David Green wrote:
 On 2/23/06, Jonathan Lang wrote:
  (Another possibility would be to return a list of every possible
result when in list context, with the result that you'd get in scalar
context being element zero of the list.  This even has its uses wrt
sqrt(Num), providing a two-element list of the positive and negative
roots, in that order.  This option would apply to sqrt, exp, log, and
the trig functions.)

I was thinking functions like sqrt would return a disjunction... I suppose it's probably still most useful to return a single scalar by default, so there would be some pragma via which you could choose to get lists or to get junctions when there's more than one possible result.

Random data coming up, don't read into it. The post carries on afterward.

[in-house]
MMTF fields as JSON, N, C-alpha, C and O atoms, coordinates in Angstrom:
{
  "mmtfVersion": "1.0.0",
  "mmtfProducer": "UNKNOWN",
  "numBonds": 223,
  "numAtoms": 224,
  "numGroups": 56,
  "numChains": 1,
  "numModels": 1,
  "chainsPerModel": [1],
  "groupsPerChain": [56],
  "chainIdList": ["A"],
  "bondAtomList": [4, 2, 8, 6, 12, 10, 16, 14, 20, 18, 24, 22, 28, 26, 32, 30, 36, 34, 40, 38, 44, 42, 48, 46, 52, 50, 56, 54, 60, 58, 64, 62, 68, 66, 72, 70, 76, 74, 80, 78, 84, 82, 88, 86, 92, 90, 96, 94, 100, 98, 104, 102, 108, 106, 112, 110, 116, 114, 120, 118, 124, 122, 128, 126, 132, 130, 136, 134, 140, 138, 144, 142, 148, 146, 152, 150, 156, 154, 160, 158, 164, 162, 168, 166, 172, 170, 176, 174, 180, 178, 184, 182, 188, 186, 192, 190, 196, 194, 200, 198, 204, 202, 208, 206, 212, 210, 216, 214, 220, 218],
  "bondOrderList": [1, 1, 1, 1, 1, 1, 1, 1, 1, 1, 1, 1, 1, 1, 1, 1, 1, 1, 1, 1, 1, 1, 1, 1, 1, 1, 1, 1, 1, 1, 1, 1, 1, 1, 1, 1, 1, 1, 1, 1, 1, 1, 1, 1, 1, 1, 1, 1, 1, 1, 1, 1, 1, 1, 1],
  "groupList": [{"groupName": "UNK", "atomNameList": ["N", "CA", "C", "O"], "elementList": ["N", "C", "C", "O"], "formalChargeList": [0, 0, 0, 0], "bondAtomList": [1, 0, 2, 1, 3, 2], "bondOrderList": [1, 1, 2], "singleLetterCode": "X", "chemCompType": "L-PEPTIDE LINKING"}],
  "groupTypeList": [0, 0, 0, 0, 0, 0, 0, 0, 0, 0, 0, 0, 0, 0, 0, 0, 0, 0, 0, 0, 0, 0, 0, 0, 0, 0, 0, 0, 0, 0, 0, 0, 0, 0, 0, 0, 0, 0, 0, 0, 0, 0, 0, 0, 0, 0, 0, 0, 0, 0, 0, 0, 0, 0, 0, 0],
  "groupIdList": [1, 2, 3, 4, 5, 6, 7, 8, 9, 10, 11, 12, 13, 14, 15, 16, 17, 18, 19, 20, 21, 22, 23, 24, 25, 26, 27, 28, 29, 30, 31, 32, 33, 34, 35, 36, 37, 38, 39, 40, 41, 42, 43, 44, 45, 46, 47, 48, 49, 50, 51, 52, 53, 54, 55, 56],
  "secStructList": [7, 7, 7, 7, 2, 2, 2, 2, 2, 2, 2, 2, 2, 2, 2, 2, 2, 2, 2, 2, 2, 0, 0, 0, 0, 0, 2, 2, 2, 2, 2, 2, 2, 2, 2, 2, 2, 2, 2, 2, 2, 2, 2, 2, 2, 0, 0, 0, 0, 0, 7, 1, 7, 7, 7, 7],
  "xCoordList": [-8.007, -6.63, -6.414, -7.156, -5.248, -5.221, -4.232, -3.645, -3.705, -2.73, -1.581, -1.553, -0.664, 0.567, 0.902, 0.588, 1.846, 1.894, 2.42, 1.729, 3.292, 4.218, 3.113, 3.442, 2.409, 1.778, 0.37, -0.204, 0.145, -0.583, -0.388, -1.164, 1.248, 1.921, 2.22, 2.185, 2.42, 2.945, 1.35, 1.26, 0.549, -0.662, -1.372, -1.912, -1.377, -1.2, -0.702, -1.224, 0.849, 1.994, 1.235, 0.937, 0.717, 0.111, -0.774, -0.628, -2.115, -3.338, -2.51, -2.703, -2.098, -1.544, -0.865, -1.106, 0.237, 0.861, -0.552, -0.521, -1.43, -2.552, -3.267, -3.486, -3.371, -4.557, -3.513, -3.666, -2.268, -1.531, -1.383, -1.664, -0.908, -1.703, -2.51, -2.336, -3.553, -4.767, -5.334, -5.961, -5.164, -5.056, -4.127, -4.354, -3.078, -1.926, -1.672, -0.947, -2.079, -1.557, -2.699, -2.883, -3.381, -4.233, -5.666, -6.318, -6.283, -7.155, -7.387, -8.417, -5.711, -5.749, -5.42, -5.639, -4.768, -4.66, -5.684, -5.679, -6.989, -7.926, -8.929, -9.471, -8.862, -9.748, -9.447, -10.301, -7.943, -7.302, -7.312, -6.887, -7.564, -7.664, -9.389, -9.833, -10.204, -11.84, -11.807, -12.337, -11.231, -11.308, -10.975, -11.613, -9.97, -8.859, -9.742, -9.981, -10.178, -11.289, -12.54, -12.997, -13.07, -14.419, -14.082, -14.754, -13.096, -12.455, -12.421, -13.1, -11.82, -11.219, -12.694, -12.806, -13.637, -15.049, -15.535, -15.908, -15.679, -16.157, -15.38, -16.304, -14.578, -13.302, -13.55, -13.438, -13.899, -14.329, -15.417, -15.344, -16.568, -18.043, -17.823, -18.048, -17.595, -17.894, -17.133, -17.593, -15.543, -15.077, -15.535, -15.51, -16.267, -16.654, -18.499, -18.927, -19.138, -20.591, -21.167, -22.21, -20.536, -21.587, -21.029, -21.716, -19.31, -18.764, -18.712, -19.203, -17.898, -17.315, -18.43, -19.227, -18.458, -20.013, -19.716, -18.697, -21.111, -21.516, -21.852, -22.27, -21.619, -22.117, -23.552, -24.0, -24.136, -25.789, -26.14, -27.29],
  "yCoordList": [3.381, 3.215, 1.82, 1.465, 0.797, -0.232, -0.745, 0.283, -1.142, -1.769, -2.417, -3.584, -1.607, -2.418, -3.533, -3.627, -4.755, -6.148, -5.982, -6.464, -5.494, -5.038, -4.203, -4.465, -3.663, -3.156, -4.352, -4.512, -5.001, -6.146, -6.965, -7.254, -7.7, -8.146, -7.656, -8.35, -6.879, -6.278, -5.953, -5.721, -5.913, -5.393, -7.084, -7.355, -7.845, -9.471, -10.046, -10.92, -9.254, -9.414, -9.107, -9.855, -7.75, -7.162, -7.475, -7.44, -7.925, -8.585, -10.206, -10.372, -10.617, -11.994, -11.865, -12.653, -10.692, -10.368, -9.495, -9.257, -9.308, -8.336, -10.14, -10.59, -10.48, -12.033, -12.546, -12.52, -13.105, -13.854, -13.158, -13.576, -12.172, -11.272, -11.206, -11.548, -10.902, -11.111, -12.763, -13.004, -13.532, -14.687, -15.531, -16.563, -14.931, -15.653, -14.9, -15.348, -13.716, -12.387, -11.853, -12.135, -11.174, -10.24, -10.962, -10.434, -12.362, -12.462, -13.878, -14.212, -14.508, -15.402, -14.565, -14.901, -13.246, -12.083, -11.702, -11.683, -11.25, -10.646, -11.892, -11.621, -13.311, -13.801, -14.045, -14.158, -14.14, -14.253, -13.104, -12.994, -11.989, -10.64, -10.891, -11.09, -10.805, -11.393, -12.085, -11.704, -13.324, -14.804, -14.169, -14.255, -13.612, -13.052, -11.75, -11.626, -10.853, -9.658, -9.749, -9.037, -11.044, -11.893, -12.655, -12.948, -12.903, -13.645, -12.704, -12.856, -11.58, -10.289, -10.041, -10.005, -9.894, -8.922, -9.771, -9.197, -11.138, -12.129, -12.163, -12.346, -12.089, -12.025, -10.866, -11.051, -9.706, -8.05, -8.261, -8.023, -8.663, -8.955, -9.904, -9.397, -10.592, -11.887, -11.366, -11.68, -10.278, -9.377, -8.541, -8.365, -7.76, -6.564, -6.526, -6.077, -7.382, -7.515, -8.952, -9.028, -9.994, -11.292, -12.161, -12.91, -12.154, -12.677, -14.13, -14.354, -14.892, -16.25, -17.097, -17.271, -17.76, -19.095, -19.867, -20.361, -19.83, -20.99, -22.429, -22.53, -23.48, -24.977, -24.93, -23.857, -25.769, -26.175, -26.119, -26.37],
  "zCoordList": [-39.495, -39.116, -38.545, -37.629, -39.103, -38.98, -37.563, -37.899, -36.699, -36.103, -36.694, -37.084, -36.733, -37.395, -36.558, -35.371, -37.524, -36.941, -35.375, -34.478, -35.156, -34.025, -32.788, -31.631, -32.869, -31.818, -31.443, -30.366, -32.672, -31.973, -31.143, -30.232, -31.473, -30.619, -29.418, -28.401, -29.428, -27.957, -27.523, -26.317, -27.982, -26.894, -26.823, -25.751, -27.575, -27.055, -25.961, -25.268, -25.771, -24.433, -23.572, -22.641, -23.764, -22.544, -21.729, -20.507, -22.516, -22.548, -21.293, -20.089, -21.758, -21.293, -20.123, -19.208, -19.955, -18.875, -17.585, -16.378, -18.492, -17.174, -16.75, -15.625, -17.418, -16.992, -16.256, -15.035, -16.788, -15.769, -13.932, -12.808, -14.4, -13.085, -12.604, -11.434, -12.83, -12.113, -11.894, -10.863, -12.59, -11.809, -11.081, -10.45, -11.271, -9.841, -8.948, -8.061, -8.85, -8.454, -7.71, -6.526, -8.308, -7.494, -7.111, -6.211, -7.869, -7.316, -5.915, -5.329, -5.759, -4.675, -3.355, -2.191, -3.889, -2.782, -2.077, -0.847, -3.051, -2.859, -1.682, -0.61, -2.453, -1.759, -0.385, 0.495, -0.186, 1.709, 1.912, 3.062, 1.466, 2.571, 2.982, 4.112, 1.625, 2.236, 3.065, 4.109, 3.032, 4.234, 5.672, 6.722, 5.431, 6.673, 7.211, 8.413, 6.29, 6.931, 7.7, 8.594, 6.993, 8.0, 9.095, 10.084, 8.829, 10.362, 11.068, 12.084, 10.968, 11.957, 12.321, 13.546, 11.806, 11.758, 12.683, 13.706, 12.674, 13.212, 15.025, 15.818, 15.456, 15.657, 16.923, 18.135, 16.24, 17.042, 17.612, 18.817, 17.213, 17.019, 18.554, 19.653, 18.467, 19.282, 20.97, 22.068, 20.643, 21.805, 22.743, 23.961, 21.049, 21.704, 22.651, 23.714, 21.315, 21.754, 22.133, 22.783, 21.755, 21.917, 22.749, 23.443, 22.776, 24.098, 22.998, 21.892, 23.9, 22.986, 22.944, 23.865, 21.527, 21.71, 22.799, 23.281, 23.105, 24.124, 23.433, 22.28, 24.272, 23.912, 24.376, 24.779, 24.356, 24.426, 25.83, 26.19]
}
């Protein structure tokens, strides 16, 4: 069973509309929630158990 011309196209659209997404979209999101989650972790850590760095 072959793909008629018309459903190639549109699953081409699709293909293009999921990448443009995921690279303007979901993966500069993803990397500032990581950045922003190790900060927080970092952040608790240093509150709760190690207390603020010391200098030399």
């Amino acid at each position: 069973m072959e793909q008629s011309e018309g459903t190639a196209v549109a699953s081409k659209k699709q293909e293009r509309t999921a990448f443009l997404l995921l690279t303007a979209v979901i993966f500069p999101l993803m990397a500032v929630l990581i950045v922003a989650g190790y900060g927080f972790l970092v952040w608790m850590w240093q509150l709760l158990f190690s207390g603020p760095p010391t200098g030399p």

(Perhaps if you <use Complex>, the default might be to return junctions or lists on the grounds that you're trying to be more mathematical?)

For the complex trig functions the result set is infinite with no obvious order to return the list in even lazily that provides anything useful. The results are all of the form A + (B + 2*pi*N)i where N can be any integer. It is worth much more effort to just return a consistent principle value and getting the branch cuts and the handling of signed zero correct then to worry about trying to return multiple values in these cases. For a through discussion see either the Ada or Common Lisp reference manuals.

Mark Biggar


Reply via email to